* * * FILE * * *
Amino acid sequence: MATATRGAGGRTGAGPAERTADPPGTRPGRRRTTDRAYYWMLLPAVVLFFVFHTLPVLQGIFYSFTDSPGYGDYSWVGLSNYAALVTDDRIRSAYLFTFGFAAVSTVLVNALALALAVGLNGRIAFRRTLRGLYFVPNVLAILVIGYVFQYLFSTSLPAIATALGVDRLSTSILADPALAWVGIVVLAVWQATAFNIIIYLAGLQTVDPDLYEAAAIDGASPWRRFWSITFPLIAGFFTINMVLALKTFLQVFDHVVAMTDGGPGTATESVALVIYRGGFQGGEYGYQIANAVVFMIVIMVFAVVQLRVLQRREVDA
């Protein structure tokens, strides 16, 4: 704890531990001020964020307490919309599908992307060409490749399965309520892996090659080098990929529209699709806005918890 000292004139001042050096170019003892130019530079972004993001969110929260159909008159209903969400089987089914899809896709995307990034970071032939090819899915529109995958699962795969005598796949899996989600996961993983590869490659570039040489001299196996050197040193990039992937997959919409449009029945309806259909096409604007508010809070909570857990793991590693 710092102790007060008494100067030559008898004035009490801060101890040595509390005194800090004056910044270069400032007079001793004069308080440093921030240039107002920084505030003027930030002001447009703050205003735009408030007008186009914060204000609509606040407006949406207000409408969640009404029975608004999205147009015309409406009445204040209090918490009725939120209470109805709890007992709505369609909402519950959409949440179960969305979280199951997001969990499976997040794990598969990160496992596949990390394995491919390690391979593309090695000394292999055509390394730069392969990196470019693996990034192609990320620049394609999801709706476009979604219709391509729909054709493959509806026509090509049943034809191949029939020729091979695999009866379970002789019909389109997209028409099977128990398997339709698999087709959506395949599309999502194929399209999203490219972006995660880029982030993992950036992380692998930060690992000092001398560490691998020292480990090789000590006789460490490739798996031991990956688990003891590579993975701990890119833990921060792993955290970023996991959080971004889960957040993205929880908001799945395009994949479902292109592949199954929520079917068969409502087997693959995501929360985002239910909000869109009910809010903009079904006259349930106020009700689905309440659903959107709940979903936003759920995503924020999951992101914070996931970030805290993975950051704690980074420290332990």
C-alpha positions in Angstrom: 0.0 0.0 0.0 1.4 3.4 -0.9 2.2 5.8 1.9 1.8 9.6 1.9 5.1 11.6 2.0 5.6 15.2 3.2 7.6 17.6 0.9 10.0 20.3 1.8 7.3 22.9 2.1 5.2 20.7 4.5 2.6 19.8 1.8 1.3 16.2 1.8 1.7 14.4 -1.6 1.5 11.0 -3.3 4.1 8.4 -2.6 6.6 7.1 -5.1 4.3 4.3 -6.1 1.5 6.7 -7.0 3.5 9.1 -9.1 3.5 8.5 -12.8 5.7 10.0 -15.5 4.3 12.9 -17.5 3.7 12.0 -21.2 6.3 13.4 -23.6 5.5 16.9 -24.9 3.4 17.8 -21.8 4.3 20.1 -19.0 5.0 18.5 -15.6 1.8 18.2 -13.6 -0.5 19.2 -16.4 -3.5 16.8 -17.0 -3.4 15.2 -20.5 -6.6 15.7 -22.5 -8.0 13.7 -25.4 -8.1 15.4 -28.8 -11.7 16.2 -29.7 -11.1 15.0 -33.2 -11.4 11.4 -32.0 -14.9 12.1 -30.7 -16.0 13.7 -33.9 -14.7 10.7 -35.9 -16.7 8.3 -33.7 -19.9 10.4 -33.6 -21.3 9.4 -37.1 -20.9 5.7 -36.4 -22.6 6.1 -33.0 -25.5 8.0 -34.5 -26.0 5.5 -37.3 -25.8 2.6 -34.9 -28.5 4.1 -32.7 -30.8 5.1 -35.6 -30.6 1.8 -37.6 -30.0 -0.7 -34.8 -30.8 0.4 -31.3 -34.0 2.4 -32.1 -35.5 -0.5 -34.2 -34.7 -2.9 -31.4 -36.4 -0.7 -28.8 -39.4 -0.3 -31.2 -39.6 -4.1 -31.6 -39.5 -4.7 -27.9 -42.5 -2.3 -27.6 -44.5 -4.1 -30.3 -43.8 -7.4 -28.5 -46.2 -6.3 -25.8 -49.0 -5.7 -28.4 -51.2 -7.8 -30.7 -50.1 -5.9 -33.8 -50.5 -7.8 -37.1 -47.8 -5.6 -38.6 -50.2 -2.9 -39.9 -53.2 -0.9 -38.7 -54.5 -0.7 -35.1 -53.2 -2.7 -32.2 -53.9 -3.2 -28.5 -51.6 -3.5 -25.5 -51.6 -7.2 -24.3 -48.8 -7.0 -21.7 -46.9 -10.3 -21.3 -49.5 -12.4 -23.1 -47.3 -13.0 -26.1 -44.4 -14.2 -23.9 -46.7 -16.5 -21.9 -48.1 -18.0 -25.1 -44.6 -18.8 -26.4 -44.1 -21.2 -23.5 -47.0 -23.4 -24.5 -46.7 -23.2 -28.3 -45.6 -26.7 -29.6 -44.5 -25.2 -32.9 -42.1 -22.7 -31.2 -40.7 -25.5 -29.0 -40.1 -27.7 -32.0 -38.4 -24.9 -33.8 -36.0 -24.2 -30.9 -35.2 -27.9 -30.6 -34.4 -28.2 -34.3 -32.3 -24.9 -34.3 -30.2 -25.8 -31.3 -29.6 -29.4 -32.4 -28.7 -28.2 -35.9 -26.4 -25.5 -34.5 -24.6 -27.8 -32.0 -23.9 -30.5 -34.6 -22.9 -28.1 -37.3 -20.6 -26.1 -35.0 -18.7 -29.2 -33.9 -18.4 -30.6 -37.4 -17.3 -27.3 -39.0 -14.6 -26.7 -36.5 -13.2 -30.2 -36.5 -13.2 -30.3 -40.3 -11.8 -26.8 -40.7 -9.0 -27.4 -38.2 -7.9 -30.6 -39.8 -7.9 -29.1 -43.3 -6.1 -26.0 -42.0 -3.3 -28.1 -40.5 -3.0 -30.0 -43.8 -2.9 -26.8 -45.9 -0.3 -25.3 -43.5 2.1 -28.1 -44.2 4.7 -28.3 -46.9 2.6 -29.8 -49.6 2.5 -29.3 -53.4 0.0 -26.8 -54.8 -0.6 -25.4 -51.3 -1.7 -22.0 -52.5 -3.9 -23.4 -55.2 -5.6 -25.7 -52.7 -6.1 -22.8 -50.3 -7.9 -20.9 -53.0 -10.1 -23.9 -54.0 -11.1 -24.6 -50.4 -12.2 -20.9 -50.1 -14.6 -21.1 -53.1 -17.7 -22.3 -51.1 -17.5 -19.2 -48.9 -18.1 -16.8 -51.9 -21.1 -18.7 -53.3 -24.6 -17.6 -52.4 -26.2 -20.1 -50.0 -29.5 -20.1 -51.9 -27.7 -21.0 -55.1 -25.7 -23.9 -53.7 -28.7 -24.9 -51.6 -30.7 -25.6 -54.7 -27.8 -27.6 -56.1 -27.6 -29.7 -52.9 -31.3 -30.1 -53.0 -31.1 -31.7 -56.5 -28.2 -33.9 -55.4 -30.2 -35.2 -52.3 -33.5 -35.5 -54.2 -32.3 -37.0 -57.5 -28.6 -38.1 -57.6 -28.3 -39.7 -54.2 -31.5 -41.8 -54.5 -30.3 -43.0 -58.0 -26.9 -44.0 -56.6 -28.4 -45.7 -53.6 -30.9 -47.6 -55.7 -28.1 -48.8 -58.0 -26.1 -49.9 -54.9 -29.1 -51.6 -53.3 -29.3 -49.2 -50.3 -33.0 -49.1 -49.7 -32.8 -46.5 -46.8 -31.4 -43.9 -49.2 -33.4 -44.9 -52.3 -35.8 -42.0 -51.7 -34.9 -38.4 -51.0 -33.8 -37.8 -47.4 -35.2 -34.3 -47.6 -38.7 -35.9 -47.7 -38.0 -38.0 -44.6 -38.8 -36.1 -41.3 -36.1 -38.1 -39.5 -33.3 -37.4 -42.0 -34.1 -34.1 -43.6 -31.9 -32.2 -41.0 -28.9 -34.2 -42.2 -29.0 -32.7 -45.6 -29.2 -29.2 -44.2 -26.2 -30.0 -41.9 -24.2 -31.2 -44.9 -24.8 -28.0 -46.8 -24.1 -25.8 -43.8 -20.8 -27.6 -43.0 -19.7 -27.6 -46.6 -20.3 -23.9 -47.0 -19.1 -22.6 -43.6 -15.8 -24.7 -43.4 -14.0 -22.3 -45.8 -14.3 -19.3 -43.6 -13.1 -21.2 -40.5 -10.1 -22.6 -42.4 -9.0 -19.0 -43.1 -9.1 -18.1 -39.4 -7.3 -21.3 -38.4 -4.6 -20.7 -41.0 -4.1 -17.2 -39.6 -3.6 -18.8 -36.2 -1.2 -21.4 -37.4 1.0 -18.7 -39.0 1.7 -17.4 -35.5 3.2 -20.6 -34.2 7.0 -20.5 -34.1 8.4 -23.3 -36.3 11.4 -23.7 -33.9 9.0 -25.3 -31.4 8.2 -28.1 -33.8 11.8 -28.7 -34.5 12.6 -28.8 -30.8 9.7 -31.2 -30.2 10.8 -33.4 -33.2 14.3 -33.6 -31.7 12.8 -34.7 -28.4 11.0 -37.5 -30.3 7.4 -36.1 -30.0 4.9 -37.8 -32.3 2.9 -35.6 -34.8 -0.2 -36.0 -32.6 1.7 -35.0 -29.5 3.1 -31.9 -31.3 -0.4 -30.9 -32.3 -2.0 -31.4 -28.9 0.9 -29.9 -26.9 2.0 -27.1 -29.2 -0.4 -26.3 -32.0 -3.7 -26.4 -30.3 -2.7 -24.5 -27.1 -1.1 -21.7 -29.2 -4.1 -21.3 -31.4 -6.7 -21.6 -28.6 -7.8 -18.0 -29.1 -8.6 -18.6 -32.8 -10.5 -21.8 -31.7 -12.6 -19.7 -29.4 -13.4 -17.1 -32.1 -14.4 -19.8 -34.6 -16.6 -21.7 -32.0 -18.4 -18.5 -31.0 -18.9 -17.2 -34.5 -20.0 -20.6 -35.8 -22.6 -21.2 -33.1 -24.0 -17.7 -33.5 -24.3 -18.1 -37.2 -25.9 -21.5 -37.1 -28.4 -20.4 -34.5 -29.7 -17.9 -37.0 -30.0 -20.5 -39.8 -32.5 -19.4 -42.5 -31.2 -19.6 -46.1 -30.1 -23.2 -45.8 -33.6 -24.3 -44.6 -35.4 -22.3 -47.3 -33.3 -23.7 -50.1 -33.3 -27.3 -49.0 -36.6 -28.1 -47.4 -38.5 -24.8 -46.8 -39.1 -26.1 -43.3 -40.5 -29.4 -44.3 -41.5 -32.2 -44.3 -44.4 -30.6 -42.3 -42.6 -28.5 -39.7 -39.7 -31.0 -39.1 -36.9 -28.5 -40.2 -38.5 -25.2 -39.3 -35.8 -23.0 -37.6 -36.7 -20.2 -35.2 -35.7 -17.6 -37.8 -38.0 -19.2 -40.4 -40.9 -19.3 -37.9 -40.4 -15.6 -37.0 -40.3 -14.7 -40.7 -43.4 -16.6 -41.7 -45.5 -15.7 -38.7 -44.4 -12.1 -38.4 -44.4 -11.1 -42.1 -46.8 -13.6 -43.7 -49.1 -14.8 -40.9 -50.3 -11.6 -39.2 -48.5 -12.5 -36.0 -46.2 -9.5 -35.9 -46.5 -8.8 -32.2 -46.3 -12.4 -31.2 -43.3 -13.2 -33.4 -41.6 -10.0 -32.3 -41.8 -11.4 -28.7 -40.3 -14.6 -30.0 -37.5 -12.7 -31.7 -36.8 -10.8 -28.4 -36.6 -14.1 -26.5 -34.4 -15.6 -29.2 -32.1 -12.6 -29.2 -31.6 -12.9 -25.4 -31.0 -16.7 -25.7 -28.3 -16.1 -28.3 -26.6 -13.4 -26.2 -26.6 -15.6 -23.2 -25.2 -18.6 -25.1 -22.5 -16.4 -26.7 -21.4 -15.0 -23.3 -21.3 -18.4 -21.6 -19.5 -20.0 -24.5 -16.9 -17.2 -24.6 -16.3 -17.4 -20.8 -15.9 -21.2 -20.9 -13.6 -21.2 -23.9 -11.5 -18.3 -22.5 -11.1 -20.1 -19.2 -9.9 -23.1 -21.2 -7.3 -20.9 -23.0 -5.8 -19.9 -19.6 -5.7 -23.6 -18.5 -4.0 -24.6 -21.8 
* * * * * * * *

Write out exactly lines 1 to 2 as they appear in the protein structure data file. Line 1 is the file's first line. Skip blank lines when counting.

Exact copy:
Amino acid sequence: MATATRGAGGRTGAGPAERTADPPGTRPGRRRTTDRAYYWMLLPAVVLFFVFHTLPVLQGIFYSFTDSPGYGDYSWVGLSNYAALVTDDRIRSAYLFTFGFAAVSTVLVNALALALAVGLNGRIAFRRTLRGLYFVPNVLAILVIGYVFQYLFSTSLPAIATALGVDRLSTSILADPALAWVGIVVLAVWQATAFNIIIYLAGLQTVDPDLYEAAAIDGASPWRRFWSITFPLIAGFFTINMVLALKTFLQVFDHVVAMTDGGPGTATESVALVIYRGGFQGGEYGYQIANAVVFMIVIMVFAVVQLRVLQRREVDA
């Protein structure tokens, strides 16, 4: 704890531990001020964020307490919309599908992307060409490749399965309520892996090659080098990929529209699709806005918890 000292004139001042050096170019003892130019530079972004993001969110929260159909008159209903969400089987089914899809896709995307990034970071032939090819899915529109995958699962795969005598796949899996989600996961993983590869490659570039040489001299196996050197040193990039992937997959919409449009029945309806259909096409604007508010809070909570857990793991590693 710092102790007060008494100067030559008898004035009490801060101890040595509390005194800090004056910044270069400032007079001793004069308080440093921030240039107002920084505030003027930030002001447009703050205003735009408030007008186009914060204000609509606040407006949406207000409408969640009404029975608004999205147009015309409406009445204040209090918490009725939120209470109805709890007992709505369609909402519950959409949440179960969305979280199951997001969990499976997040794990598969990160496992596949990390394995491919390690391979593309090695000394292999055509390394730069392969990196470019693996990034192609990320620049394609999801709706476009979604219709391509729909054709493959509806026509090509049943034809191949029939020729091979695999009866379970002789019909389109997209028409099977128990398997339709698999087709959506395949599309999502194929399209999203490219972006995660880029982030993992950036992380692998930060690992000092001398560490691998020292480990090789000590006789460490490739798996031991990956688990003891590579993975701990890119833990921060792993955290970023996991959080971004889960957040993205929880908001799945395009994949479902292109592949199954929520079917068969409502087997693959995501929360985002239910909000869109009910809010903009079904006259349930106020009700689905309440659903959107709940979903936003759920995503924020999951992101914070996931970030805290993975950051704690980074420290332990």